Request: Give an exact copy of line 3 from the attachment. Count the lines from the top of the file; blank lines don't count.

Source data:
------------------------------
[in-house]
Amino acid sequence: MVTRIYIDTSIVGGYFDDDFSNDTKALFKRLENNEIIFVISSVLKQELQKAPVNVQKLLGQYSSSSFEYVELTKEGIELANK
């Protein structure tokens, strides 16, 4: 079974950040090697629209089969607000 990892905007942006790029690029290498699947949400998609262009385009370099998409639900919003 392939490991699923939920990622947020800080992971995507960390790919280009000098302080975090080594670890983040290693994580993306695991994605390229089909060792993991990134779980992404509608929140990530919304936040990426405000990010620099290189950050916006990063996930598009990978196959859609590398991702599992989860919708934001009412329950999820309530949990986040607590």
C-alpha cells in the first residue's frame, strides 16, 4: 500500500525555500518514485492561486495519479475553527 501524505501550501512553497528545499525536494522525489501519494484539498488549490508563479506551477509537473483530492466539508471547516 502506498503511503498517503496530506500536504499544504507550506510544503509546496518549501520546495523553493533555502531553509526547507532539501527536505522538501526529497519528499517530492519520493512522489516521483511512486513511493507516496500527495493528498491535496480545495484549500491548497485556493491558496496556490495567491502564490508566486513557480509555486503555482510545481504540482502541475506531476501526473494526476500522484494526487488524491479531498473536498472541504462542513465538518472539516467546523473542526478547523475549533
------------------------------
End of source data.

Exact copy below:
């Protein structure tokens, strides 16, 4: 079974950040090697629209089969607000 990892905007942006790029690029290498699947949400998609262009385009370099998409639900919003 392939490991699923939920990622947020800080992971995507960390790919280009000098302080975090080594670890983040290693994580993306695991994605390229089909060792993991990134779980992404509608929140990530919304936040990426405000990010620099290189950050916006990063996930598009990978196959859609590398991702599992989860919708934001009412329950999820309530949990986040607590």